Last month, 40-year-old Richard Bernstein was elected to the Michigan Supreme Court. He’s widely known for his work with his father’s Michigan-based law firm. His brother and sister are also part of the Sam Bernstein team, and all are well known from the firm’s television advertising.
Rebecca Porter (left) was homeless for most of the past year. She is working with case worker Amanda Fleckenstein (right) and others at Volunteers of America Michigan to move into permanent housing. She hopes to be in her new home by Christmas.
Michigan’s long winter months can give anyone the blues, but it’s an especially dangerous time for the homeless. Hundreds of people in mid-Michigan live on the streets, and their circumstances are diverse. In Lansing, officials are so far pleased with the results of a pilot program to move 11 people out of a makeshift camp and into permanent housing.
Movements to revitalize Native American languages have been popping up across the U.S. in recent years. Tribes from Massachusetts to California are using federal funds to help preserve their native tongues. The Cherokee Nation in Oklahoma has developed Cherokee language versions of Google, Wikipedia, and even Facebook.
MSU’s "Home for the Holidays" concert comes to the Wharton Center stage this Saturday at 4 p.m. Kevin Noe and Kieran McMillan are the creators of the production, based on last year’s successful program.
What makes a story engrossing? Is it a surprising plot? A new twist? Or is it about the characters? Maybe a little quirk in their personalities that we find amusing? Is it an ability to see a bit of ourselves in the pages? These are some of the questions I’ve been asking myself since reading "We Are Not Ourselves" by Matthew Thomas.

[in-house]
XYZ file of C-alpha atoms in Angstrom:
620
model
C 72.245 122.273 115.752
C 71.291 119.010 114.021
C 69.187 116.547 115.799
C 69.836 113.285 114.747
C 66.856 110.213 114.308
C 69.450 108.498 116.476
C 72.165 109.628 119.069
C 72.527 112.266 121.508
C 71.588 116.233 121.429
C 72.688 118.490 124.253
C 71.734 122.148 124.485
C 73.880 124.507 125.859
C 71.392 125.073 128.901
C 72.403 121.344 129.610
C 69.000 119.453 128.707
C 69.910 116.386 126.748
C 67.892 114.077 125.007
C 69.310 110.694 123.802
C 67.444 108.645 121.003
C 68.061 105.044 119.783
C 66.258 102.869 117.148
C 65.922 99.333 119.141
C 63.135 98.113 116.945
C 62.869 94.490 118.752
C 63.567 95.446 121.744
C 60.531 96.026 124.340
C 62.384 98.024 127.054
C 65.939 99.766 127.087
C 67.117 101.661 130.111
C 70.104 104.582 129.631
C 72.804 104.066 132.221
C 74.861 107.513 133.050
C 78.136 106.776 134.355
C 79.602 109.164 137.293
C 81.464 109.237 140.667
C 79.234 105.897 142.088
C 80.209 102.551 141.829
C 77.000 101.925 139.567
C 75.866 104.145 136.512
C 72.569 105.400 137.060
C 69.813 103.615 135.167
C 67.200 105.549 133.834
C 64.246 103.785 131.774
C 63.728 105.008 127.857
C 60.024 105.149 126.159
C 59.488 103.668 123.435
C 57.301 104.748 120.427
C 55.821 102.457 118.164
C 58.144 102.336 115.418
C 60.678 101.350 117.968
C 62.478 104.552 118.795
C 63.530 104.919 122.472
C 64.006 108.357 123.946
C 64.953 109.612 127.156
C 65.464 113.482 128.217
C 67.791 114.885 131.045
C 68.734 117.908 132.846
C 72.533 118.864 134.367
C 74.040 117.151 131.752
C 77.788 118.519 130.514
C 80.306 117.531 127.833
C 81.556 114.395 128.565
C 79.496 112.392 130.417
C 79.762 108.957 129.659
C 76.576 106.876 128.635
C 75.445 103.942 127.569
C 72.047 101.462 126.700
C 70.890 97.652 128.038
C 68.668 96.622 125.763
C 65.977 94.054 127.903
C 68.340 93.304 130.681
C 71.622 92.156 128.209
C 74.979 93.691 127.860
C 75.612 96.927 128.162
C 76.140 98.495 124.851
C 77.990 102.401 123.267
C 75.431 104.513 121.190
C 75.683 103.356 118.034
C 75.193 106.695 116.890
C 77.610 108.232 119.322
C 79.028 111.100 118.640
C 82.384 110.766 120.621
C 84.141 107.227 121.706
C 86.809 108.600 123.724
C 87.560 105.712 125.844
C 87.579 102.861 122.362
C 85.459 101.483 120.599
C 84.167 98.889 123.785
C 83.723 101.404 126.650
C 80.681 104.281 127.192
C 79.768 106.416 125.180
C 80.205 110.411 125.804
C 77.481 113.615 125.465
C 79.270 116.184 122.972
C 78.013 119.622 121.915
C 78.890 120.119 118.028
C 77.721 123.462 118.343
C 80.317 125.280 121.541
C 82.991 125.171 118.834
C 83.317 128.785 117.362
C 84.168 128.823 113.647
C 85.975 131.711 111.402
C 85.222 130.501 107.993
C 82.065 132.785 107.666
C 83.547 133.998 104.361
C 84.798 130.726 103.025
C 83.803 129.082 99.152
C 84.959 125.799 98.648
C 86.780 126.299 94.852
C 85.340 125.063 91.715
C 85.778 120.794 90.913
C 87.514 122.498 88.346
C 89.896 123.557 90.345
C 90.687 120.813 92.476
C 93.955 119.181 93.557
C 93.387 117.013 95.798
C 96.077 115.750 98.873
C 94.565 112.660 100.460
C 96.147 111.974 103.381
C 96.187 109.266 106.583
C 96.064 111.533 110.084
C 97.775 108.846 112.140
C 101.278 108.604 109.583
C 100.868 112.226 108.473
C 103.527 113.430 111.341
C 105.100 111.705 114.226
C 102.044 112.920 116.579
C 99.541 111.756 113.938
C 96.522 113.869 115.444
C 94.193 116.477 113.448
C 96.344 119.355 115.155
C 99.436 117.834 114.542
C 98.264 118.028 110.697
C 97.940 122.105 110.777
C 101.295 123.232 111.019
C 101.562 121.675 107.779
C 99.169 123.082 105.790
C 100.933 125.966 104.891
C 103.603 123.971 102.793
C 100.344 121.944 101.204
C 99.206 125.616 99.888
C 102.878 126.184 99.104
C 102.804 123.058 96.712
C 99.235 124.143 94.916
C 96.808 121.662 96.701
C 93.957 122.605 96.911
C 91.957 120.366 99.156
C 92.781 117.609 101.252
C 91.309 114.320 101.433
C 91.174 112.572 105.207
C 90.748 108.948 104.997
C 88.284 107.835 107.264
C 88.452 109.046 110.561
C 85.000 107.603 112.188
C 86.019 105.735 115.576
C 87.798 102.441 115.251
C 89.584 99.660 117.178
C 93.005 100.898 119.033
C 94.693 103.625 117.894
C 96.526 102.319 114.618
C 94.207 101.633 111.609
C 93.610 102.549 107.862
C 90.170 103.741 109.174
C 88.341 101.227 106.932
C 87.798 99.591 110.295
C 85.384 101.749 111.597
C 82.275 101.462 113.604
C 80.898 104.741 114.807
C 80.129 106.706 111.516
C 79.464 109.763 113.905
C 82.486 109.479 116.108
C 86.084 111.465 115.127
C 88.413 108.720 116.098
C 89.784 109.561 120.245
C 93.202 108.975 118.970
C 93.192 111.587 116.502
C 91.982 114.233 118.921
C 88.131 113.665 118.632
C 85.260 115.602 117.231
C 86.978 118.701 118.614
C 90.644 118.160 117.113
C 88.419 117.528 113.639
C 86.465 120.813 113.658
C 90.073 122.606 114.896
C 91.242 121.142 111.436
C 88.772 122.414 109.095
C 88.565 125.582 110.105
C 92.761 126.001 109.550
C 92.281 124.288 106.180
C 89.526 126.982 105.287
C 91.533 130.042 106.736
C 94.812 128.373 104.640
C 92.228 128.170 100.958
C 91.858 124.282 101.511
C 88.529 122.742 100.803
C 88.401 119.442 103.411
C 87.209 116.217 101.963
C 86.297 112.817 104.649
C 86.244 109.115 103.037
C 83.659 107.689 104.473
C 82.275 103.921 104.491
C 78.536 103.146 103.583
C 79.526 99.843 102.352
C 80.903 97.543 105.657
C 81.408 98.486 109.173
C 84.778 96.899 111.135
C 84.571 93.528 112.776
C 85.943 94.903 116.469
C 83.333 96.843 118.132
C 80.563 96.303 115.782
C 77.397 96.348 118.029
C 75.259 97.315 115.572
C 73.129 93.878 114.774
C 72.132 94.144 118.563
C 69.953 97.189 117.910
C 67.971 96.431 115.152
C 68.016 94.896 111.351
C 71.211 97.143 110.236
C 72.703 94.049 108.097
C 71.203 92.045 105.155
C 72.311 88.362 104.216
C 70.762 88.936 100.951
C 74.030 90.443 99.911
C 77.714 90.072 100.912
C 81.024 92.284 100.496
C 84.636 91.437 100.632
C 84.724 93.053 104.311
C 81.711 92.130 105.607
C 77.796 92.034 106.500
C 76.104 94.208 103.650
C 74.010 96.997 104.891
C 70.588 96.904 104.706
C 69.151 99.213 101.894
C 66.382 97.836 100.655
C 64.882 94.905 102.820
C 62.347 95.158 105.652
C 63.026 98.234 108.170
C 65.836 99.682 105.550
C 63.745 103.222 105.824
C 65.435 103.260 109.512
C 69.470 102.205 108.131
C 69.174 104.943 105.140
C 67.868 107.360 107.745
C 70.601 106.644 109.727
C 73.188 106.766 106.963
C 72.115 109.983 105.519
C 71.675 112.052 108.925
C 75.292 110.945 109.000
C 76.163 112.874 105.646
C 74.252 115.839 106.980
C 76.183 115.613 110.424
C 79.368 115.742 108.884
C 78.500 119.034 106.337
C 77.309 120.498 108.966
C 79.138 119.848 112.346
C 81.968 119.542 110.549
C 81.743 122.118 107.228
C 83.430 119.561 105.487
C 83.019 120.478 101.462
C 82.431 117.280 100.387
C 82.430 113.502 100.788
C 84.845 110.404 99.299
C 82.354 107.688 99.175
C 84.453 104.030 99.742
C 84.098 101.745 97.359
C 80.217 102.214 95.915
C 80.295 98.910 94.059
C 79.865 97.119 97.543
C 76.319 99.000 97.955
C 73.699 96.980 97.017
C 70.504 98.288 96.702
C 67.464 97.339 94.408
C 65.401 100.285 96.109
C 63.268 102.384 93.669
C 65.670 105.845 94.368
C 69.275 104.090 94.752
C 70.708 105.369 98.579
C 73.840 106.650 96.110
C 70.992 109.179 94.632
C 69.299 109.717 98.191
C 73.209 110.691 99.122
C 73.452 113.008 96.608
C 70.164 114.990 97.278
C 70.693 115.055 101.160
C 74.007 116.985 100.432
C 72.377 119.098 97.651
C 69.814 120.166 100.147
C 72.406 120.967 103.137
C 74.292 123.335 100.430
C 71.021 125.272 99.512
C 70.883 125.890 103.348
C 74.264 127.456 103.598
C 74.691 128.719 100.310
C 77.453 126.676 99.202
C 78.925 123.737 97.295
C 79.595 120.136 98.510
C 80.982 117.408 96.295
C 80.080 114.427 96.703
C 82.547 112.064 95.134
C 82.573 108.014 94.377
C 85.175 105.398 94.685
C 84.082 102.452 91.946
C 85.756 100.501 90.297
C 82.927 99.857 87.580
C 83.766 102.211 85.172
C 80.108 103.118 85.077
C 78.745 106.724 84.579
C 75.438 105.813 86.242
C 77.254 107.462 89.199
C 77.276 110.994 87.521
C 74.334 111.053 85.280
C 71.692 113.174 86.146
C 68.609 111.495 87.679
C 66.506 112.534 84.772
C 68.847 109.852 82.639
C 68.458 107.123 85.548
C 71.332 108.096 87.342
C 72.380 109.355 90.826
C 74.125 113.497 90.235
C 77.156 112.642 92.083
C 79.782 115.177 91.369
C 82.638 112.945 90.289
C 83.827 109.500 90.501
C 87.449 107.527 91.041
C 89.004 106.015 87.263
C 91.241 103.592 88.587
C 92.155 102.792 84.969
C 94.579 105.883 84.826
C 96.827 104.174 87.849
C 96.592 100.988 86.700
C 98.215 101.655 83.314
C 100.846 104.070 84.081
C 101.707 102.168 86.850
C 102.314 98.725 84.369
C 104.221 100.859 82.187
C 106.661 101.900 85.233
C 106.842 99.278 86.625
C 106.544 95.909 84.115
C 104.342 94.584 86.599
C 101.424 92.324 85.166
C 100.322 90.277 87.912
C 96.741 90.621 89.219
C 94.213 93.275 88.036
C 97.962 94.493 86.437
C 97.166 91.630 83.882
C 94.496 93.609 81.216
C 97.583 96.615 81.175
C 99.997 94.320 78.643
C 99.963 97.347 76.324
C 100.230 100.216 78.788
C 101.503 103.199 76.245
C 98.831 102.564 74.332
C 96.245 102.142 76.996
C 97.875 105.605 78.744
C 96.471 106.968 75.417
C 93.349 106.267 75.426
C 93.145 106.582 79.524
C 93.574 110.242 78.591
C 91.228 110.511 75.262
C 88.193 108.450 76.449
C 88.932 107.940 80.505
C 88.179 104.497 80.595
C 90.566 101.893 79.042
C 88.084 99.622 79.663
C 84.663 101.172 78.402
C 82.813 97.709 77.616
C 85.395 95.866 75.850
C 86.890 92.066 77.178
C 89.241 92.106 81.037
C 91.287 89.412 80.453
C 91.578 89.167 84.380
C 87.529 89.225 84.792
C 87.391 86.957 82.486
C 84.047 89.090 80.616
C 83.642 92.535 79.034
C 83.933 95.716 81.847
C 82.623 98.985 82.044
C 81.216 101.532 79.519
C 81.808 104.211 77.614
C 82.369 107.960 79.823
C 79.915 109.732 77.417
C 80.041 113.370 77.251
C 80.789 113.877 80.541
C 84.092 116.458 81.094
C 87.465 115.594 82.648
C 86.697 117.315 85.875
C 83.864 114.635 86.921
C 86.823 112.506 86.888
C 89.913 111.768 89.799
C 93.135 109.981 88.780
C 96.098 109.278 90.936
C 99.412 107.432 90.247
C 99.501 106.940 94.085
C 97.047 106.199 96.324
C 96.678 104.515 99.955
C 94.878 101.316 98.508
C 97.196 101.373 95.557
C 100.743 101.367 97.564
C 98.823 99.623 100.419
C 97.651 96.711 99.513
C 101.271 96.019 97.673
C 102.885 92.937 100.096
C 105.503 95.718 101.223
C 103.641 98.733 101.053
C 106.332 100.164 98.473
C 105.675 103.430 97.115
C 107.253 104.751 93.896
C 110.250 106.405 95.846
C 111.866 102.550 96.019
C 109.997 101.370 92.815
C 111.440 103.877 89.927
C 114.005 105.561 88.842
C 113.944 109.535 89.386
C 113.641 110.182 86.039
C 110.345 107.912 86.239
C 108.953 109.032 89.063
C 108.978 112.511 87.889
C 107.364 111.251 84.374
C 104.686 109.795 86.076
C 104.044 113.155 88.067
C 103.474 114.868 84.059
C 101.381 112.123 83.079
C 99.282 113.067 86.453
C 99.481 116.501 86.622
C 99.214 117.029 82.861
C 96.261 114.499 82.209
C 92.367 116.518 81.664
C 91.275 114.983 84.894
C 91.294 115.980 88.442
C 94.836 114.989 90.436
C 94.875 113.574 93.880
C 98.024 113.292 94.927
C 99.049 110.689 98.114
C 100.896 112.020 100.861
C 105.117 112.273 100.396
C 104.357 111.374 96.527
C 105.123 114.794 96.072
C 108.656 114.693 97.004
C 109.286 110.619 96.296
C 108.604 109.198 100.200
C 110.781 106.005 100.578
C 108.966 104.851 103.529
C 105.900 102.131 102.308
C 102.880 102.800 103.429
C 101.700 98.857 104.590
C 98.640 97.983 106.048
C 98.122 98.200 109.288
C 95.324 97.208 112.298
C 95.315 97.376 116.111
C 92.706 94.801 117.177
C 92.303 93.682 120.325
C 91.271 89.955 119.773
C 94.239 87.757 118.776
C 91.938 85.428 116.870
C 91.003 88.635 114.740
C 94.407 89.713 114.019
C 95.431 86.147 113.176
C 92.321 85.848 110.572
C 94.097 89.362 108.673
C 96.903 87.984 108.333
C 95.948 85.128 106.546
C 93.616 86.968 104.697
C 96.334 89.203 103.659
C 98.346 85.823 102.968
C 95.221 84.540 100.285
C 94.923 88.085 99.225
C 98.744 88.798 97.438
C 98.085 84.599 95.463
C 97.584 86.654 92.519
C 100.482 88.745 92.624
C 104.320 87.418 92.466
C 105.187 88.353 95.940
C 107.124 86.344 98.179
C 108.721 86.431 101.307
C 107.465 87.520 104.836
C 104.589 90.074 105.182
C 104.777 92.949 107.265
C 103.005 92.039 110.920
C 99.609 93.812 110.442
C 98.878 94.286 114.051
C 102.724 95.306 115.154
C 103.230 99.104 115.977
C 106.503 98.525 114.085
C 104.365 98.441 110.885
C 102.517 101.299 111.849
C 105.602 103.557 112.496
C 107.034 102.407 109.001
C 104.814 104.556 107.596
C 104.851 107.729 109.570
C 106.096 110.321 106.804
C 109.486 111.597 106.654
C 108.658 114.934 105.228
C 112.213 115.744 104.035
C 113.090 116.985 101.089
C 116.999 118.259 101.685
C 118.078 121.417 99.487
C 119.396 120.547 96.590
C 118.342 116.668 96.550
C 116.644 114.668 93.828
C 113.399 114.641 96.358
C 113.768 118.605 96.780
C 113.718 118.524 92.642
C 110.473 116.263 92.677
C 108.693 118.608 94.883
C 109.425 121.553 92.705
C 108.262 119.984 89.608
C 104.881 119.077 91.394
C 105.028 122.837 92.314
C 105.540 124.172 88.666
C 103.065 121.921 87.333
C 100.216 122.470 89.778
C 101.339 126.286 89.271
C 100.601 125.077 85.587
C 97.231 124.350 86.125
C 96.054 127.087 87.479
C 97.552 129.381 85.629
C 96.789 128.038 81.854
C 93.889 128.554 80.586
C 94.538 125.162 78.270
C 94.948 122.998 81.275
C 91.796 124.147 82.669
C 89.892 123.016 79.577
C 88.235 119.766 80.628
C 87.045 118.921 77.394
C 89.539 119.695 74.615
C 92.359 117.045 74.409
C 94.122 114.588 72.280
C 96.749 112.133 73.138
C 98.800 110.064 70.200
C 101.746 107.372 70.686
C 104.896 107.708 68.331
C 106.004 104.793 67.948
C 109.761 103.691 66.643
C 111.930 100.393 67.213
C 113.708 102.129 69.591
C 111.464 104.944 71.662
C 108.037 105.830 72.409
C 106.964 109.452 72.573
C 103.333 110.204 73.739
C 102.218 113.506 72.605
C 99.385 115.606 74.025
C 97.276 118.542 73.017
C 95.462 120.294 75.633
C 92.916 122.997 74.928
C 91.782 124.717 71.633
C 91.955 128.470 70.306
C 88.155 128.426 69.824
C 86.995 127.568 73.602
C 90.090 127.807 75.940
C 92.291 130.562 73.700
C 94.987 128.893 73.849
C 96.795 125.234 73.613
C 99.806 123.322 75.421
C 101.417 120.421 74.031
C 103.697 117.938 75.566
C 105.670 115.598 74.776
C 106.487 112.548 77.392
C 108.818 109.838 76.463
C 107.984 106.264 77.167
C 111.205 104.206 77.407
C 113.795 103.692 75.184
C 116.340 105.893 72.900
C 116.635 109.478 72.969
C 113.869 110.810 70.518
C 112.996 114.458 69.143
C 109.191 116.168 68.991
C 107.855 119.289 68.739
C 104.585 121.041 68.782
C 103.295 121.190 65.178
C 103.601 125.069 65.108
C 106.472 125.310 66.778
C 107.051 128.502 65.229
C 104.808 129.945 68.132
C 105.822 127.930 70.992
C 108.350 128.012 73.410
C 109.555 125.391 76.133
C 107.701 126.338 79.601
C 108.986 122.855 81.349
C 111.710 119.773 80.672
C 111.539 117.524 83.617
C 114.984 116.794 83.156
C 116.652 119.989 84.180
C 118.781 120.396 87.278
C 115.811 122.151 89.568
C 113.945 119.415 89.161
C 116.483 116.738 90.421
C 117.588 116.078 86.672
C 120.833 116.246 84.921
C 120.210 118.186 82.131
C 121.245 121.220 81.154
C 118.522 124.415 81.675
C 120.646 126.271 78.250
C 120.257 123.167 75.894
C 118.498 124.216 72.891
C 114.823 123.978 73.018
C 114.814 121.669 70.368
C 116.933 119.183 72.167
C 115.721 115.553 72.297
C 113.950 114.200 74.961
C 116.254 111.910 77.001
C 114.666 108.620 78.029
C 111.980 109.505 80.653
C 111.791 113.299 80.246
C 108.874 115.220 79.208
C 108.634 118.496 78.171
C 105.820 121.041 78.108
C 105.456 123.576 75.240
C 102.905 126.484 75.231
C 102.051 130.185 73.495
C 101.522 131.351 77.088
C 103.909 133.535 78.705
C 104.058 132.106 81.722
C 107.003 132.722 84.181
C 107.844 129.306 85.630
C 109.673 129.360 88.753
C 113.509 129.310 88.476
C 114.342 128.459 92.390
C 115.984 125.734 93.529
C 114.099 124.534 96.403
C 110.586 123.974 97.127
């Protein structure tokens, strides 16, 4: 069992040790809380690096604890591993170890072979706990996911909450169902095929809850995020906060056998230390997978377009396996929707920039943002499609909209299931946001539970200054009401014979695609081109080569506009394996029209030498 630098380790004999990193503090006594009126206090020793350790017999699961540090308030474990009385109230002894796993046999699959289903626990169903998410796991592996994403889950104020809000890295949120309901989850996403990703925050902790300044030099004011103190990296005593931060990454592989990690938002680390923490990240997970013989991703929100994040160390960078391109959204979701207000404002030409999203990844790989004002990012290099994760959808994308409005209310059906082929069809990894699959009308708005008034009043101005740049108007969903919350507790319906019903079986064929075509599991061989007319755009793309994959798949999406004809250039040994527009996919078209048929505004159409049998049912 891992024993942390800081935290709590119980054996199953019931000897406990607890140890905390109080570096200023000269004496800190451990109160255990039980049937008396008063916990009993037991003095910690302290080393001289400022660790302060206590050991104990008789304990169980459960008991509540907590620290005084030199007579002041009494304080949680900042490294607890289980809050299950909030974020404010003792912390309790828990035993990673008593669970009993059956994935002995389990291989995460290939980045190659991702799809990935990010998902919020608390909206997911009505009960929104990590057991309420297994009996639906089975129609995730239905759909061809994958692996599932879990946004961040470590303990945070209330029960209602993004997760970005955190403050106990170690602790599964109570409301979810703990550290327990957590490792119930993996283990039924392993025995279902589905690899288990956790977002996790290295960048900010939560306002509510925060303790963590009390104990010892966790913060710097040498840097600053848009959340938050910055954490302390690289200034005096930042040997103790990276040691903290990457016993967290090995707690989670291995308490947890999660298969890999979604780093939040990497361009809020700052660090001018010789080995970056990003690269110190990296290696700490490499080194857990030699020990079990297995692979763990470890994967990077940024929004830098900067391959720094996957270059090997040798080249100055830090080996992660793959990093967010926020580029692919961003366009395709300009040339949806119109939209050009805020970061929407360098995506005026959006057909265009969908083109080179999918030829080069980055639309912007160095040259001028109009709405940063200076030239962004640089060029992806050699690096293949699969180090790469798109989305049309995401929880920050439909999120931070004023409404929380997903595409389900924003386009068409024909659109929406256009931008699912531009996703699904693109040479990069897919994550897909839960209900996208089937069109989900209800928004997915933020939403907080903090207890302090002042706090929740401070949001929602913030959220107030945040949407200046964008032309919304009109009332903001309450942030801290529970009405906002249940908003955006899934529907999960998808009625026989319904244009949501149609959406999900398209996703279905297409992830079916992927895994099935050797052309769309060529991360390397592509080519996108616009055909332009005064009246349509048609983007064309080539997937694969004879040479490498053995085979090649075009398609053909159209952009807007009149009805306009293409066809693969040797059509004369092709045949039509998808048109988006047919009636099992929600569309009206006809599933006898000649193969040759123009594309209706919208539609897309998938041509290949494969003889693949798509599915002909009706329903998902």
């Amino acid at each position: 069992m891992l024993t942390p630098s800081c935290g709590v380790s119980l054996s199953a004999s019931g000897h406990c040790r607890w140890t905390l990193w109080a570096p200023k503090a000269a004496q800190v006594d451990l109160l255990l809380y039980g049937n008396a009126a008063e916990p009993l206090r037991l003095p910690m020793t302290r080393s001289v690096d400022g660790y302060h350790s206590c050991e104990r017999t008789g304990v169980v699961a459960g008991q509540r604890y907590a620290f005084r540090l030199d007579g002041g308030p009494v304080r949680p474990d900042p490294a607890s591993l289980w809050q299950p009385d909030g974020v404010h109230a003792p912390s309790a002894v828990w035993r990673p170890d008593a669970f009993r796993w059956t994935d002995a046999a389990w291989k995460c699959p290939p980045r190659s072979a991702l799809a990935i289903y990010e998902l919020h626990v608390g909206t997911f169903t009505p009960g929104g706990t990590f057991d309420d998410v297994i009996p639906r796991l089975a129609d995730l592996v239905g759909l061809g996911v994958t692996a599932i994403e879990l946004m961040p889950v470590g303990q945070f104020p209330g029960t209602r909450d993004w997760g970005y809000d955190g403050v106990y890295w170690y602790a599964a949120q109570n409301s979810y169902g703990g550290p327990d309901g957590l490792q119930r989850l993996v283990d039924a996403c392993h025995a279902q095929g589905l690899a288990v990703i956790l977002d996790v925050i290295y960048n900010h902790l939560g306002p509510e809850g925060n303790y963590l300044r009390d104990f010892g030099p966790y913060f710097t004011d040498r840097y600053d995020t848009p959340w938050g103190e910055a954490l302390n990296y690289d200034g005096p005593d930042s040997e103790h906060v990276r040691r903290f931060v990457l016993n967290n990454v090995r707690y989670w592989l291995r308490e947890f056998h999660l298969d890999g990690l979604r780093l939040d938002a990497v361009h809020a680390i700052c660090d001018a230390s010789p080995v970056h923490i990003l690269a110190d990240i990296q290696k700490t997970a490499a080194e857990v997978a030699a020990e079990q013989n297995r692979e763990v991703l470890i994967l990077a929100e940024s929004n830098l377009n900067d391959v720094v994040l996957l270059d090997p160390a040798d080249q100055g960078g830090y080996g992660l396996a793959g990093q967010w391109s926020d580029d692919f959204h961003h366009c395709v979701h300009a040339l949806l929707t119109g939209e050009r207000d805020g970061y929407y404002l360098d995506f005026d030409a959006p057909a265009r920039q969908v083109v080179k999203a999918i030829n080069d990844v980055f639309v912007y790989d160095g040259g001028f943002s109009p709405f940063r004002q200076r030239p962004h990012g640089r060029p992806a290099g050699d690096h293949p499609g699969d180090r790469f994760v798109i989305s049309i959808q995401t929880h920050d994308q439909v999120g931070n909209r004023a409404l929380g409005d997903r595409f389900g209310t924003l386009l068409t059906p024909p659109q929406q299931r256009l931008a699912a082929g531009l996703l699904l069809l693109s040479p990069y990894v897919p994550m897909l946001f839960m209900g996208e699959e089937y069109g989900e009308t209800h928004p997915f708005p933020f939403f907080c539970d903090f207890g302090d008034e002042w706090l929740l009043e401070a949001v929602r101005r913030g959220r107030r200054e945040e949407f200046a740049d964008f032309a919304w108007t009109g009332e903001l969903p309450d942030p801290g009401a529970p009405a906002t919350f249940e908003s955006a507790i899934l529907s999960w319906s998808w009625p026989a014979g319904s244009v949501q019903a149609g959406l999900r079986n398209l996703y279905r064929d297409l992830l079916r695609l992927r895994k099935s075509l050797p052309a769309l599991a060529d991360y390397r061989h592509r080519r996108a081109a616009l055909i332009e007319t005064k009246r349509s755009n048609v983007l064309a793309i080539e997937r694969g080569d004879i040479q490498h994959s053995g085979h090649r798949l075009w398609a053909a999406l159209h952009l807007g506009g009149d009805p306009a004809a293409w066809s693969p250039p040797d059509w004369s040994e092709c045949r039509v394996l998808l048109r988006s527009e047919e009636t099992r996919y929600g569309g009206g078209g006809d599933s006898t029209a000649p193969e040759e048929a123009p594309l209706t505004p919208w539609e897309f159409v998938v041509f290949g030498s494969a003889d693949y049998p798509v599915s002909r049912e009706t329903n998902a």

Today on Current State: State lawmakers consider road funding and LGBT rights during the lame duck session; cataloging plant life at the MSU Herbarium; MSU research into better stroke outcomes; and Neighbors in Action: Tori Saves Christmas.
How many times have you heard the words “lame duck” in the last few weeks? You have a little while longer to be tired of the term. The Michigan Legislature’s lame duck session lasts for just over two more weeks.
There’s a special kind of library in the basement of the Plant Biology Labs at Michigan State University. Here, instead of taking a book off of a shelf, you can open a folder and find a dried plant that’s 150 years old and still green. The MSU Herbarium is an important resource for research biologists on campus.
The medical challenges associated with stroke have been in the news lately with hockey great Gordie Howe suffering both strong and mild strokes over the past few months. A new MSU study aims to improve the recovery of stroke victims.
It’s Wednesday and time for our Neighbors in Action segment, where we feature people and organizations working to make our community a better place. Today, we learn about Tori Saves Christmas, a 24-hour “play date” that raises money to buy presents for kids in foster care.
Led by four individual runners in the top-25, the Michigan State women's cross country team claimed the program's first ever NCAA Cross Country Championship. Running in front of a huge crowd of MSU fans, the Spartans finished 62 points ahead of runner-up Iowa State with a team score of 85 points, the lowest total at the NCAA Championships since 2008 (Washington, 79).
Michigan State cruises to a 79-52 win over Santa Clara at the Breslin Center on November 24th. Gavin Schilling had career highs of 14 points and 11 rebounds. Marvin Clark Jr., starting in place of Branden Dawson - out with the flu - had 15 points and four blocked shots for the Spartans (3-1), who never trailed and built a 40-14 halftime lead. Denzel Valentine added 13 points and 11 rebounds.
Michigan State cruises to a 79-52 win over Santa Clara at the Breslin Center on November 24th. Gavin Schilling had career highs of 14 points and 11 rebounds. Marvin Clark Jr., starting in place of Branden Dawson - out with the flu - had 15 points and four blocked shots for the Spartans (3-1), who never trailed and built a 40-14 halftime lead. Denzel Valentine added 13 points and 11 rebounds. Game highlights are featured here.